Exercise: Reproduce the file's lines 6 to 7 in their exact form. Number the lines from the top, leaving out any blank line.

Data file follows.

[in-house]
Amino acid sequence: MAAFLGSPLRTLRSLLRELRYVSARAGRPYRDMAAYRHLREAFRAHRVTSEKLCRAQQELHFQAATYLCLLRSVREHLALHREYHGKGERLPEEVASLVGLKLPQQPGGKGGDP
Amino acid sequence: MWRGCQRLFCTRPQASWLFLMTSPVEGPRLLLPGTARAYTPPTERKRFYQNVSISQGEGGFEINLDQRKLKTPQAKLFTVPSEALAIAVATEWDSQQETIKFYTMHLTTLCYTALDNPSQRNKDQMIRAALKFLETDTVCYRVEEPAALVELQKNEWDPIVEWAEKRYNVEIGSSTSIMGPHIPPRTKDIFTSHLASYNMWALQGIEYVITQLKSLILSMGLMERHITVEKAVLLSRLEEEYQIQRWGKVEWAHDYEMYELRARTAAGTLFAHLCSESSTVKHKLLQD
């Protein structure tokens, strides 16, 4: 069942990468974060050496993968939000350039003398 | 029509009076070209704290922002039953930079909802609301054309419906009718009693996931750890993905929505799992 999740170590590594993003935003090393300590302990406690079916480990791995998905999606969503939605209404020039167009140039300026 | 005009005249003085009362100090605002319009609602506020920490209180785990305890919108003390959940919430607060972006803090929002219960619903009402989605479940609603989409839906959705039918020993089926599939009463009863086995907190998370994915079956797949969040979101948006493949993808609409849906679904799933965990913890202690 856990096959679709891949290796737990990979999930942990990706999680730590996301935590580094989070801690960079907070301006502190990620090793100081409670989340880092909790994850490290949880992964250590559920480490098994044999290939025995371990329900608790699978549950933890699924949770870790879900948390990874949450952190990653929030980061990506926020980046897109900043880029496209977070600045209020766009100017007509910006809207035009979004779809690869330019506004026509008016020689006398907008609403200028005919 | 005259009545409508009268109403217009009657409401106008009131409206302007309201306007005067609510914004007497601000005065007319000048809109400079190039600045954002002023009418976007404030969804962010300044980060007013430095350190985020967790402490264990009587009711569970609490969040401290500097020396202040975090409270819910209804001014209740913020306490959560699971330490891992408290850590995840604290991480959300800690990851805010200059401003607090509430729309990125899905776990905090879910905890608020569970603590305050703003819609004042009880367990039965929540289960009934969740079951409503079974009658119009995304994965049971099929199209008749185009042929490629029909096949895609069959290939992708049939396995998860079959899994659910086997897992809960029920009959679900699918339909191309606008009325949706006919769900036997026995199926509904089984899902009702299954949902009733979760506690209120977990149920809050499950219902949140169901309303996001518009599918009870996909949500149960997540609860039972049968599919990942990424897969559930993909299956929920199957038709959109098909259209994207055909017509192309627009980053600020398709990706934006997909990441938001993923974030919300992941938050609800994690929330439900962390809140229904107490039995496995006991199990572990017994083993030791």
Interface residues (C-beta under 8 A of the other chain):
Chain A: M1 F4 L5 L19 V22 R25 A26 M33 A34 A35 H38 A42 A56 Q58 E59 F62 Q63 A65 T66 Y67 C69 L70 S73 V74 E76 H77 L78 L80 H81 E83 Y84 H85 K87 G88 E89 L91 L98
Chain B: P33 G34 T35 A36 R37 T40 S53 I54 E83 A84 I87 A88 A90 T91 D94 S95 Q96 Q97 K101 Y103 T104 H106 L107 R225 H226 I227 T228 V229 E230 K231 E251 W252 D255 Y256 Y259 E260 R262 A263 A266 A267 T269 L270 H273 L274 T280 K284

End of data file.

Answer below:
Chain A: M1 F4 L5 L19 V22 R25 A26 M33 A34 A35 H38 A42 A56 Q58 E59 F62 Q63 A65 T66 Y67 C69 L70 S73 V74 E76 H77 L78 L80 H81 E83 Y84 H85 K87 G88 E89 L91 L98
Chain B: P33 G34 T35 A36 R37 T40 S53 I54 E83 A84 I87 A88 A90 T91 D94 S95 Q96 Q97 K101 Y103 T104 H106 L107 R225 H226 I227 T228 V229 E230 K231 E251 W252 D255 Y256 Y259 E260 R262 A263 A266 A267 T269 L270 H273 L274 T280 K284